# Do we know what causes the release of energy in nuclear fission?

I was trying to put together all the things I've read in the last couple of days and I realized that based on my current knowledge of the standard model and the way nuclear fission works, I'm not able to understand why would any number of nuclei packed together by the strong nuclear force, no matter how tight, release energy when split.

This took me on an interesting rabbit hole and then I found this answer. Leaving aside the rant, it made me wonder, do we really understand why the splitting releases energy, or we just know it does based on observations.

The way I see things now, since the nuclear forces are so strong, their tendency should be to always bring nuclei together, even if bombarded with an extra neutron. The extra neutron should stick, or if the kinetic force is strong enough, then break the binding and split the nucleus, but certainly not releasing energy, losing mass and shooting 1-3 neutrons in the process.

So, why is my expectation wrong, since experimentally it obviously is.

• Plenty of nuclei fall apart for other reasons too. If being apart is a lower energy configuration than it can happen. – Jon Custer Jan 4 at 0:55
• I vaguely recall that the inverse of the fine structure constant comes into play here. The element 137 is sometimes called Feynman-ium because he put forward the idea that somewhere in the vicinity of 1/fine_structure protons the nucleus could not be stable ... – Paul Young Jan 4 at 0:58
• "The way I see things now, since the nuclear forces are so strong, their tendency should be to always bring nuclei together" - but the strong nuclear force is short-ranged while the electrostatic repulsion between the protons is not. Is this what you're overlooking? – Hal Hollis Jan 4 at 1:09

You are essentially asking why the binding energy of nuclei decreases beyond a certain point in the periodic table (the binding energies being strongest around iron). According to the liquid drop model (which is pretty accurate), there are two effects that play into this. The simpler effect is simply that all the protons in the nucleus repel one another, and this electromagnetic repulsion is long range, while the strong attraction is only short range.

Because it has such limited range, the residual strong interaction produces a binding energy proportional to the number of nearest-neighbor nucleon pairs. For large nuclei, this results is an essentially constant binding energy per nucleon. Almost every nucleon is fully surrounded by the neighbors, and so the total binding energy is proportional to the number of nucleons $$A$$. For smaller nuclei, there are a substantial number of nuclei on the surface, which is why smaller nuclei are less bound.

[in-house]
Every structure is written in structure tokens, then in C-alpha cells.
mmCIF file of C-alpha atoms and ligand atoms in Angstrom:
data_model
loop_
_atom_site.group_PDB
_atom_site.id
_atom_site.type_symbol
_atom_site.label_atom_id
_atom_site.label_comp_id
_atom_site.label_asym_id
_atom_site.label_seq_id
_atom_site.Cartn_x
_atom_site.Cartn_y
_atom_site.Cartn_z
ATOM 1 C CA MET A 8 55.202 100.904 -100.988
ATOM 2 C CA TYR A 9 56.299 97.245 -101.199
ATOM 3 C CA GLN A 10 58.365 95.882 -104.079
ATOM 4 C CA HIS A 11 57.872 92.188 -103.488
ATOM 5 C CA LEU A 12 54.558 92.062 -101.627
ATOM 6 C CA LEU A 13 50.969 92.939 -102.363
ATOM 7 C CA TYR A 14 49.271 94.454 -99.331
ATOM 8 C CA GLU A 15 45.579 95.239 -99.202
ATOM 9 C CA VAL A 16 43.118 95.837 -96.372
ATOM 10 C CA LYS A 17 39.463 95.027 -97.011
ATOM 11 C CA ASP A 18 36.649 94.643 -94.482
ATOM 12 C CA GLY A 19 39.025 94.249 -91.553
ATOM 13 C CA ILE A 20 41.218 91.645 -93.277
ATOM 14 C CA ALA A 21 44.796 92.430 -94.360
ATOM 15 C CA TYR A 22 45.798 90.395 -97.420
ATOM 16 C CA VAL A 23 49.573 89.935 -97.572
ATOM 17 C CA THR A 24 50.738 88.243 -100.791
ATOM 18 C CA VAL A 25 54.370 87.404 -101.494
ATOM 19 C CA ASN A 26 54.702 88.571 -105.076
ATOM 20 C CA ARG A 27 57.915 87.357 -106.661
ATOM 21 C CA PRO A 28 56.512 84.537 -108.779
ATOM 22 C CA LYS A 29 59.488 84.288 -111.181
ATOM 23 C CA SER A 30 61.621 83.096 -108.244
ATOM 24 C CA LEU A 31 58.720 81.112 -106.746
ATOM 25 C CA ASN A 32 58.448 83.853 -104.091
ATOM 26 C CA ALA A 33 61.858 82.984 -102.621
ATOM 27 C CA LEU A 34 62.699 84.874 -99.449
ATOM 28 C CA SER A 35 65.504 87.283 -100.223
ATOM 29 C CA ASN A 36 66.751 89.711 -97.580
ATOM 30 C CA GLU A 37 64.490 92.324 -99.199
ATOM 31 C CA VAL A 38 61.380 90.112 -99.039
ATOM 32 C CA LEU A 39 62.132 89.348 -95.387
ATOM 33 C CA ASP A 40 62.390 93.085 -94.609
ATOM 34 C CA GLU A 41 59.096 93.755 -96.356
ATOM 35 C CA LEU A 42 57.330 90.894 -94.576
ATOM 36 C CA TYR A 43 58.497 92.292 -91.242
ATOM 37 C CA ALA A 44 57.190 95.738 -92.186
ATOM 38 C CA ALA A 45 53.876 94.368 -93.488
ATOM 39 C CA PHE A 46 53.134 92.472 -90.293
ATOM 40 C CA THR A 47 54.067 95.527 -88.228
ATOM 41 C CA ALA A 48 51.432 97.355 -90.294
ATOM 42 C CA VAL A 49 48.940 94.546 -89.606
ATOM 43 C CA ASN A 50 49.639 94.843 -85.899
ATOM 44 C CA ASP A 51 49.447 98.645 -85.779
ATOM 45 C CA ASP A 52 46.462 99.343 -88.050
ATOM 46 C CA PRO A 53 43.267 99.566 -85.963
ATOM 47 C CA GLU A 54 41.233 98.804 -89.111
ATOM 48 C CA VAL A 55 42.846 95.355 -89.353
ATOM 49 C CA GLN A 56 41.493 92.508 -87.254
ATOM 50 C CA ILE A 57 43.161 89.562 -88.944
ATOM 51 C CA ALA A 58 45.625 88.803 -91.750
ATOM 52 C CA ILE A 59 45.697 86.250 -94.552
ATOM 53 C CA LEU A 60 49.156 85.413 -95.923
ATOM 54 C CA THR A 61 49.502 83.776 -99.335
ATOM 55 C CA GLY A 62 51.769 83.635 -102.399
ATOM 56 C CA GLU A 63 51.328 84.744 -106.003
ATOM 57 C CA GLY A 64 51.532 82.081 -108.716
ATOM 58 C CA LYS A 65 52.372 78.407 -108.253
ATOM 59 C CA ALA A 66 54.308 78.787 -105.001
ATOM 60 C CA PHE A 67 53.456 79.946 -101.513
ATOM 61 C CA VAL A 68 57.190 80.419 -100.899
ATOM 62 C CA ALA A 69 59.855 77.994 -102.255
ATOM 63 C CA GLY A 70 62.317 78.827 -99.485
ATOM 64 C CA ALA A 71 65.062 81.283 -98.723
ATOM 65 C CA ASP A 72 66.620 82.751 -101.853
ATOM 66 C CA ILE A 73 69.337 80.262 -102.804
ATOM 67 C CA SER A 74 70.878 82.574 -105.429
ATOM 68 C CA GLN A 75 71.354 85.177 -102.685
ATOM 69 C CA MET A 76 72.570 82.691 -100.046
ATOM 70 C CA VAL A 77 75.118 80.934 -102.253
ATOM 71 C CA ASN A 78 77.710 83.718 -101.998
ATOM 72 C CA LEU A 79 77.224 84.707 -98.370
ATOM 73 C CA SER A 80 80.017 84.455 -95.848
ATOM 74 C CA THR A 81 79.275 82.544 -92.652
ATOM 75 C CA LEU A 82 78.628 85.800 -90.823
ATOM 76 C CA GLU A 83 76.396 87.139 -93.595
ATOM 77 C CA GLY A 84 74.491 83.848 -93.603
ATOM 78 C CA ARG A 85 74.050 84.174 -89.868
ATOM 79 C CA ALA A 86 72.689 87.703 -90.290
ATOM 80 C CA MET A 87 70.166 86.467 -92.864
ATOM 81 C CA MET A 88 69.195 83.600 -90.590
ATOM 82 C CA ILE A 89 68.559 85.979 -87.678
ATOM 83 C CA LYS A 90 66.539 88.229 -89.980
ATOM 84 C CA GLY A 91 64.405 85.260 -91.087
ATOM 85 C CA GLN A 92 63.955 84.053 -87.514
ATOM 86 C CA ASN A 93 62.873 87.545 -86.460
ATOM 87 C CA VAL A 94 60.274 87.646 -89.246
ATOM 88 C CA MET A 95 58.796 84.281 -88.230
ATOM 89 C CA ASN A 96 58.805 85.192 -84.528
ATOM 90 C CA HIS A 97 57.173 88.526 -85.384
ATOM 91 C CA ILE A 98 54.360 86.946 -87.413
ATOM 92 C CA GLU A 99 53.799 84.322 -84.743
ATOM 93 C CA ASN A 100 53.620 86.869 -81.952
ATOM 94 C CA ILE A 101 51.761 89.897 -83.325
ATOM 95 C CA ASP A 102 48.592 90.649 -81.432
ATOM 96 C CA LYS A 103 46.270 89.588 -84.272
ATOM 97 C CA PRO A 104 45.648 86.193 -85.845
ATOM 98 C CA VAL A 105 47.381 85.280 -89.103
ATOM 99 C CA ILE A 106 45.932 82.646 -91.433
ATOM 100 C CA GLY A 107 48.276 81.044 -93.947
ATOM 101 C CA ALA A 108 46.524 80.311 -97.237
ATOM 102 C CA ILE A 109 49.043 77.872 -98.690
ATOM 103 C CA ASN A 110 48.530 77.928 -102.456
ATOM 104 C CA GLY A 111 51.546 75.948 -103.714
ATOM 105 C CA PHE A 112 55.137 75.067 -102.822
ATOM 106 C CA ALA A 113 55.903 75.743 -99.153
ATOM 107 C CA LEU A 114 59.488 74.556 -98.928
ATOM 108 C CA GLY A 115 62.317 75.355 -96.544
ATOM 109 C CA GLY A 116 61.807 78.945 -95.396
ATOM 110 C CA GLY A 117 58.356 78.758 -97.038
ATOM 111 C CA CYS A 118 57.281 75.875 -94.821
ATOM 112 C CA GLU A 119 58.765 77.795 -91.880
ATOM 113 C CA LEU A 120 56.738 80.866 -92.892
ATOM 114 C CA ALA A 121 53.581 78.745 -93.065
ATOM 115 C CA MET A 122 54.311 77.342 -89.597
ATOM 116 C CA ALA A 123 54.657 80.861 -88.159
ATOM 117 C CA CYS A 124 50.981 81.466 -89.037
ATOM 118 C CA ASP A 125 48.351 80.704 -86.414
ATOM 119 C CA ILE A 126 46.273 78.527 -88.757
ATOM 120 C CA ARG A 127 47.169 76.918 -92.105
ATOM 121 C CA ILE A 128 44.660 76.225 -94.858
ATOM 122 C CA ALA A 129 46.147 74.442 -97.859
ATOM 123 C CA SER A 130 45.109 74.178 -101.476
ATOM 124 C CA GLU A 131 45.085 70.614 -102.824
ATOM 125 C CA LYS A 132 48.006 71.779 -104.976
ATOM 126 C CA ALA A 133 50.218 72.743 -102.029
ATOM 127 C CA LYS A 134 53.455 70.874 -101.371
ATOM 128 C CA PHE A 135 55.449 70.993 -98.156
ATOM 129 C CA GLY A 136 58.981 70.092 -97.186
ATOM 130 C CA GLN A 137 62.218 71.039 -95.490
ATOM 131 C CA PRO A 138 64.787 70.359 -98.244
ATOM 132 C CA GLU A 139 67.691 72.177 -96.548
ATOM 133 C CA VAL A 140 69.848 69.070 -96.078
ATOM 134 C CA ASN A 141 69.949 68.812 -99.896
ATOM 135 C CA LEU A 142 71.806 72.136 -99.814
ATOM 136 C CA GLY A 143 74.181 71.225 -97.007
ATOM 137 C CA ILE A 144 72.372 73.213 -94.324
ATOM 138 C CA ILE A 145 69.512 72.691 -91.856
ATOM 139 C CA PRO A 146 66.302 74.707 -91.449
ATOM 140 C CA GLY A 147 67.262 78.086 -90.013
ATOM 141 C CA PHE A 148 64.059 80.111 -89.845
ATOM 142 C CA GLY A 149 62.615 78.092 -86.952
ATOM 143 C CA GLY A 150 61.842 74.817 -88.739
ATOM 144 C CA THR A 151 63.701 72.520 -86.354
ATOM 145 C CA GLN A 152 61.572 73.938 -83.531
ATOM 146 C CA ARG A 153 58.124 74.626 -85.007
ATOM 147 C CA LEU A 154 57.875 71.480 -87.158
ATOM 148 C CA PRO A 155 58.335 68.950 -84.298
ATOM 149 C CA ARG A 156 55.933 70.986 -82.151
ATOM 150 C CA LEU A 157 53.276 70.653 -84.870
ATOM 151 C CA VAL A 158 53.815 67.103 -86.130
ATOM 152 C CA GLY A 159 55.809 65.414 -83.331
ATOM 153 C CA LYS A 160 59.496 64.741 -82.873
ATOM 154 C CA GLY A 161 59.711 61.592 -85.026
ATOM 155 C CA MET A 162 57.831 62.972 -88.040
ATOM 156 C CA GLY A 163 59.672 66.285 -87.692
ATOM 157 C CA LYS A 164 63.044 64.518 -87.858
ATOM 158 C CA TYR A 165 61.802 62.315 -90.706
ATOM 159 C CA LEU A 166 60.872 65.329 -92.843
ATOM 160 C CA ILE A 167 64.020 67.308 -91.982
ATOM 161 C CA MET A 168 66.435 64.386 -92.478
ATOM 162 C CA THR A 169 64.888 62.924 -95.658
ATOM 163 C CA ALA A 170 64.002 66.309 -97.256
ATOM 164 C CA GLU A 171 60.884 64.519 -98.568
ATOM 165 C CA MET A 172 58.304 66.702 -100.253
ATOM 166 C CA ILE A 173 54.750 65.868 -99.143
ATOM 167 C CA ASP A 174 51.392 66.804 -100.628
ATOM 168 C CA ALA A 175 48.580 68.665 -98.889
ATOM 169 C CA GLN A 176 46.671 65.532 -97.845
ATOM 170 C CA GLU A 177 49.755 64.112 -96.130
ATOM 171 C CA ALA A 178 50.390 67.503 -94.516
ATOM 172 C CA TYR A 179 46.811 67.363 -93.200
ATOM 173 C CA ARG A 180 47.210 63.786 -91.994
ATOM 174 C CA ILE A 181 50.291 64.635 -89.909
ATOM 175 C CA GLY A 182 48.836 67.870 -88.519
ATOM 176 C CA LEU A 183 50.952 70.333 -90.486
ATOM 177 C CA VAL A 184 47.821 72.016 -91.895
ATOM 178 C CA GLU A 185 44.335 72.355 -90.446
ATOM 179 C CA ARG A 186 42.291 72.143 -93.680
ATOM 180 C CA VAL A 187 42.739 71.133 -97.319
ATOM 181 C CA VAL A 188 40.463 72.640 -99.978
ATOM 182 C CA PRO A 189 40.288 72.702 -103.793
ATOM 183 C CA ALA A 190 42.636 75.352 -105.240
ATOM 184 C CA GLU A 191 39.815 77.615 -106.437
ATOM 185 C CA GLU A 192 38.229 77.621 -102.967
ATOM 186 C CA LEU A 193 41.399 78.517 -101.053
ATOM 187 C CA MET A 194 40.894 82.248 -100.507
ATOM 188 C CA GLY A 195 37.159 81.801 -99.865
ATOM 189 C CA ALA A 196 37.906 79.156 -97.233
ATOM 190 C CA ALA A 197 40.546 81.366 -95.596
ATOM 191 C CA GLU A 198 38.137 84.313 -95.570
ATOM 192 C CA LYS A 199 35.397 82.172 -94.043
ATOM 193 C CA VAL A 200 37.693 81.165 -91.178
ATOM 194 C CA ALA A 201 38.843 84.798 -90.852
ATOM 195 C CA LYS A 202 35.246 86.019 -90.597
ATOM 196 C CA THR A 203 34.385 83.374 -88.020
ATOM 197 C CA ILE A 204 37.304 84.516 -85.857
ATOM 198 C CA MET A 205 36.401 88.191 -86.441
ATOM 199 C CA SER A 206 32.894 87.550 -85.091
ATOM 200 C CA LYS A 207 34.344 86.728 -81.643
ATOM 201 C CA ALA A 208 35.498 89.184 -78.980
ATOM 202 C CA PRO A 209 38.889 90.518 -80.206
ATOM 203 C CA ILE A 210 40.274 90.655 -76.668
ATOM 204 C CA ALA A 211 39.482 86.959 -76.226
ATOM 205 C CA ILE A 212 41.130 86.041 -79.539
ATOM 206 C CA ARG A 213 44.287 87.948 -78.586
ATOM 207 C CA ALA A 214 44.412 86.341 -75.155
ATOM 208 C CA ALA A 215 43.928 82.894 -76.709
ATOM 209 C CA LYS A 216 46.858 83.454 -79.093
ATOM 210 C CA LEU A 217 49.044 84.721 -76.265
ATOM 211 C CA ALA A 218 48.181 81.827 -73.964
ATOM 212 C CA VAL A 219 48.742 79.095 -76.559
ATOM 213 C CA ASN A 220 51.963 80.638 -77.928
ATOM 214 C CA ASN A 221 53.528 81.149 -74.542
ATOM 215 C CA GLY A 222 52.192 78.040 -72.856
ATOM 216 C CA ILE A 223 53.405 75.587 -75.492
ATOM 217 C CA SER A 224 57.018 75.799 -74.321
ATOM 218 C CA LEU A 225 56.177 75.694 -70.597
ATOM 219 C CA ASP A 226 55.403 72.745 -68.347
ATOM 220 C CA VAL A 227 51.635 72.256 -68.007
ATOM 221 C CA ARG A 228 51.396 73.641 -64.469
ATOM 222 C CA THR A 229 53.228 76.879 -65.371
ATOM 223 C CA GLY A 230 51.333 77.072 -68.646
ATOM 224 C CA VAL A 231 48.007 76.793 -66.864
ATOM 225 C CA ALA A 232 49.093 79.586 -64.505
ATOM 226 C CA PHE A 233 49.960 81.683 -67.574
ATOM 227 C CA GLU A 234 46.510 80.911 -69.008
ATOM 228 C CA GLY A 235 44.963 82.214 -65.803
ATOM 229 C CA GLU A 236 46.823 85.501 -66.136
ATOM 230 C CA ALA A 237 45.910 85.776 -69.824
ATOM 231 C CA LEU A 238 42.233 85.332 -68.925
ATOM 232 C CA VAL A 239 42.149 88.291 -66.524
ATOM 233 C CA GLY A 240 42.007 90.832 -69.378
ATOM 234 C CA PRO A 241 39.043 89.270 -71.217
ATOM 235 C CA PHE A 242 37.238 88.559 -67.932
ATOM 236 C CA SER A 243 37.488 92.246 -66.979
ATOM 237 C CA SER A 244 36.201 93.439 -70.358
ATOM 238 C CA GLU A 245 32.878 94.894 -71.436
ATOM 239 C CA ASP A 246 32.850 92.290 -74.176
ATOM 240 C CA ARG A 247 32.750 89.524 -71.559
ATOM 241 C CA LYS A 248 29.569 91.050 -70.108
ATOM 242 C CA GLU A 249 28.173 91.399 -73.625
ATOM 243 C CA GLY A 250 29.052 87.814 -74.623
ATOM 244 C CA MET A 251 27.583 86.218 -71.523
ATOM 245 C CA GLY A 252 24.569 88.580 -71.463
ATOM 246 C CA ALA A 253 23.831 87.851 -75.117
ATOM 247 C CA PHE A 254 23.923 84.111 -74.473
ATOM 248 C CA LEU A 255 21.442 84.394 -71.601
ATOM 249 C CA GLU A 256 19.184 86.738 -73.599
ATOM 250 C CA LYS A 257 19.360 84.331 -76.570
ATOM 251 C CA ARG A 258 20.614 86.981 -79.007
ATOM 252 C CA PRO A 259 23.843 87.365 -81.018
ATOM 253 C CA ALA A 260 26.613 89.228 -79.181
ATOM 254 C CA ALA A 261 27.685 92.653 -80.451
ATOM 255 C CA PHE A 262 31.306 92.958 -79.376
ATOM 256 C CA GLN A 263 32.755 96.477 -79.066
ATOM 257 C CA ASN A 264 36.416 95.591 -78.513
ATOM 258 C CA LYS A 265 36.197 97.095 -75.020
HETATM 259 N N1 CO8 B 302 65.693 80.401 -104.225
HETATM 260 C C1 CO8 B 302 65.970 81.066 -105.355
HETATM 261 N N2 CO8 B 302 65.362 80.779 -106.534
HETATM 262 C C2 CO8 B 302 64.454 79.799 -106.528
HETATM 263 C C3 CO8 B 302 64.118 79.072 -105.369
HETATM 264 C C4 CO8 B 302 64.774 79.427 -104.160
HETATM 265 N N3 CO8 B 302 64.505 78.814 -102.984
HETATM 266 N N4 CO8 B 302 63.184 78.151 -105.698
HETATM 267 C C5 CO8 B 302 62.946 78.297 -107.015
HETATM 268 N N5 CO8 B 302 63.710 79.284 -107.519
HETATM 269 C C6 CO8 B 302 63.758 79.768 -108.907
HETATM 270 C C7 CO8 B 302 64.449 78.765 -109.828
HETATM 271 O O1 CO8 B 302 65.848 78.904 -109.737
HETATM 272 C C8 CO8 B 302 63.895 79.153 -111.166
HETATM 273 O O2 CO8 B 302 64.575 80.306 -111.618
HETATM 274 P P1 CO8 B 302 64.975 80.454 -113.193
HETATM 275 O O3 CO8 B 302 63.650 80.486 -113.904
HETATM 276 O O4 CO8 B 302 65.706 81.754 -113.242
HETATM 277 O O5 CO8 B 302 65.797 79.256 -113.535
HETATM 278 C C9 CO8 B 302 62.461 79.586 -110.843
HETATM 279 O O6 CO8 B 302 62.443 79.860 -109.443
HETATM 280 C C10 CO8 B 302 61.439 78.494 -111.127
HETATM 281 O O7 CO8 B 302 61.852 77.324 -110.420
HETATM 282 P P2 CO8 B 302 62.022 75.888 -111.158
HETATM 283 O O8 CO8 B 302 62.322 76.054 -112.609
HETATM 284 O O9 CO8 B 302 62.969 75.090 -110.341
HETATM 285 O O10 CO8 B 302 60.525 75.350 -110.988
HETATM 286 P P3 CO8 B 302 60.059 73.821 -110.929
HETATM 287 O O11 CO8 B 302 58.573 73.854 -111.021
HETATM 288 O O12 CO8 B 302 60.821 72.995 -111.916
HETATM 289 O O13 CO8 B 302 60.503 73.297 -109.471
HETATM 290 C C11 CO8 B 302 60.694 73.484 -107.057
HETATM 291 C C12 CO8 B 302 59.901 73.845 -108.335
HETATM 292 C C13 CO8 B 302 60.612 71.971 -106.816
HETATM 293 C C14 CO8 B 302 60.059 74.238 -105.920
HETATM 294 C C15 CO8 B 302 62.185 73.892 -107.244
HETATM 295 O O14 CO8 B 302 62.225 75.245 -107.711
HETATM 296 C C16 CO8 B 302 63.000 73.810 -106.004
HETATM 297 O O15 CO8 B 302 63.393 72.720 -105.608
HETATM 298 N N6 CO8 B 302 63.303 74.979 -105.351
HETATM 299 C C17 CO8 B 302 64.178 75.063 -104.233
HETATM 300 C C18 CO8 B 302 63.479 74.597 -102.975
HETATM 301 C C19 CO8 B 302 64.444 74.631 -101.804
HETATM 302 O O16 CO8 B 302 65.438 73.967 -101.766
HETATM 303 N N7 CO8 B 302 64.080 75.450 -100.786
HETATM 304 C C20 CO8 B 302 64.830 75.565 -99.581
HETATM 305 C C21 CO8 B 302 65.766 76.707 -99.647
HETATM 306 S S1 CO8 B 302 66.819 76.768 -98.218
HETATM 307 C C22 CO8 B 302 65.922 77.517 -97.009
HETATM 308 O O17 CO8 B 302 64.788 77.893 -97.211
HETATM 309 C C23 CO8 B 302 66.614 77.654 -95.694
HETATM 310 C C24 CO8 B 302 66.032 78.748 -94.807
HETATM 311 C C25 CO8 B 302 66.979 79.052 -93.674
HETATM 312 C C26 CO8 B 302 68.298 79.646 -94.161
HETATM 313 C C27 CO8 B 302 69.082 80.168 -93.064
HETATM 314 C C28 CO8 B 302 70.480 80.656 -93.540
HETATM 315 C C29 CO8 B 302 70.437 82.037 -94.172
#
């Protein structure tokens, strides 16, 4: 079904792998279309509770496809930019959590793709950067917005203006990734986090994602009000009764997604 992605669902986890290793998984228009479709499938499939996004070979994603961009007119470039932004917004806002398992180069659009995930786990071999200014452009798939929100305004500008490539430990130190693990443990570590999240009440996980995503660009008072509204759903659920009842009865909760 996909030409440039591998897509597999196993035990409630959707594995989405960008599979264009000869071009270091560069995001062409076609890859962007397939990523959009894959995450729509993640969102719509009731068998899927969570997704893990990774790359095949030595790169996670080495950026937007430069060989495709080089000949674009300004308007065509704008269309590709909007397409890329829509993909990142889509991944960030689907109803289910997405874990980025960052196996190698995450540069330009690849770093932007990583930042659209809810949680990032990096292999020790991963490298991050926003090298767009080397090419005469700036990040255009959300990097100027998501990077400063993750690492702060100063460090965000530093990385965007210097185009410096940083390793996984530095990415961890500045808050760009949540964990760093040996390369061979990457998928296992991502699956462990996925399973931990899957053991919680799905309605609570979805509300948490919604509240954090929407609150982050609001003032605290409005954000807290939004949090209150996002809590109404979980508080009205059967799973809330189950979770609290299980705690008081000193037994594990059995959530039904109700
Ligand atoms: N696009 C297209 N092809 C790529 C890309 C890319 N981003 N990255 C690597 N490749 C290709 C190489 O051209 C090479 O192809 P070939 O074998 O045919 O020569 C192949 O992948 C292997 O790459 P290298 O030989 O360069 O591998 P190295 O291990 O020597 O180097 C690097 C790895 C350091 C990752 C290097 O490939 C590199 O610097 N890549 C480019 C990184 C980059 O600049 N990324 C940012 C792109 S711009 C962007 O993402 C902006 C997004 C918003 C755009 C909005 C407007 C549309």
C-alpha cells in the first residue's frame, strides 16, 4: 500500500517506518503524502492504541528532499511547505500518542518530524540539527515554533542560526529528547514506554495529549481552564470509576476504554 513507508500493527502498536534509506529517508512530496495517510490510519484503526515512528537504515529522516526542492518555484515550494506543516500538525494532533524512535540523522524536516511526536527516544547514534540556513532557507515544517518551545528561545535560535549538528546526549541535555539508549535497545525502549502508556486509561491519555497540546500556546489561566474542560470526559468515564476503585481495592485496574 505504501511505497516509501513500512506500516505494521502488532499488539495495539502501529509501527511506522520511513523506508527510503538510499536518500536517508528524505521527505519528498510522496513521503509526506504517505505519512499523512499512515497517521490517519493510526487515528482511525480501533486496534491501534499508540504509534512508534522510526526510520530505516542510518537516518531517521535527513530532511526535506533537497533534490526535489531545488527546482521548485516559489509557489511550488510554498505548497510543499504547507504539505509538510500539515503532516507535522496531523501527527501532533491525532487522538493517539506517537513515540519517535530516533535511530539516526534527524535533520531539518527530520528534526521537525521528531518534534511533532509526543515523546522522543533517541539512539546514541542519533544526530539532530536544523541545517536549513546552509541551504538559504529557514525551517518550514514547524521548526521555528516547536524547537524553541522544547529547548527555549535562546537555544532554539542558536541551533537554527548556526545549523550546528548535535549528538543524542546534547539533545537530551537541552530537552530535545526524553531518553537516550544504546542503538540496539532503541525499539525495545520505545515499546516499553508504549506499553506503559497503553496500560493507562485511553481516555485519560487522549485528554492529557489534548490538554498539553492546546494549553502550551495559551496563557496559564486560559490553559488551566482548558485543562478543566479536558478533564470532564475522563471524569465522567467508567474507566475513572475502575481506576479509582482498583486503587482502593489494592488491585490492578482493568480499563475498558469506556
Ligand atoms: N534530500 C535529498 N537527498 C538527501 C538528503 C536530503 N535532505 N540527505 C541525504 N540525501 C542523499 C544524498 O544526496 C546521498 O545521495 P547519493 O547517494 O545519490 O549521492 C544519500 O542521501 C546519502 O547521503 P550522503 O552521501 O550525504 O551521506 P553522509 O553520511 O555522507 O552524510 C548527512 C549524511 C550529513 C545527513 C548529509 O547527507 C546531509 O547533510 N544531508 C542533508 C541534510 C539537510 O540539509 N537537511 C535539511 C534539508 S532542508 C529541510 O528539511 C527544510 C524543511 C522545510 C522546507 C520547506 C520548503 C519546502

However, the electrostatic energy of all the protons in the nucleus does not increase linearly with with number of constituents. Instead, it increases as $$Z^{2}$$, where $$Z$$, the atomic number is the number of protons. So at some point, adding more protons to the nucleus is going to actually decrease the binding energy per nucleon, and this is the point at which fission becomes an exothermic reaction.

This does not answer the question of why we cannot simply add more and more neutrons to the nucleus, however. The reason for that is quantum mechanical. The neutrons (like the protons) are fermions and thus obey the exclusion principle. If we have more neutrons than protons, the Fermi/zero-point motion of the neutrons will be greater, while their binding potentials will be the same. If the nucleus becomes too neutron rich, it then becomes energetically favorable for a neutron to decay into a proton.

For small $$Z$$, when the electrostatic repulsion effect is small [because the fine structure constant $$\alpha\approx1/137$$, while the strong coupling is $${\cal O}(1)$$], the most stable configurations have basically equal numbers of protons and neutrons, because this minimizes the energy of the nucleons' Fermi motion. As the electrostatic effect becomes more significant, the line of stability shifts toward having more neutrons than protons, but eventually (in the neighborhood of $$z\sim1/\alpha$$), you cannot add more of either kind of nucleon with decreasing the stability.

• Yes. The pairing energy of adding a thermal neutron to a nucleus with an odd number of neutrons makes it oscillate like a liquid drop, protons get far apart and split, and the fragments then repel each other with the Coulomb force. This gives them a large kinetic energy which becomes heat when slowed down in the solid. – Pieter Jan 4 at 8:27
• Thanks for this very detailed answer, it solves my doubt and puts me on path for further study. – Valentin Radu Jan 4 at 9:16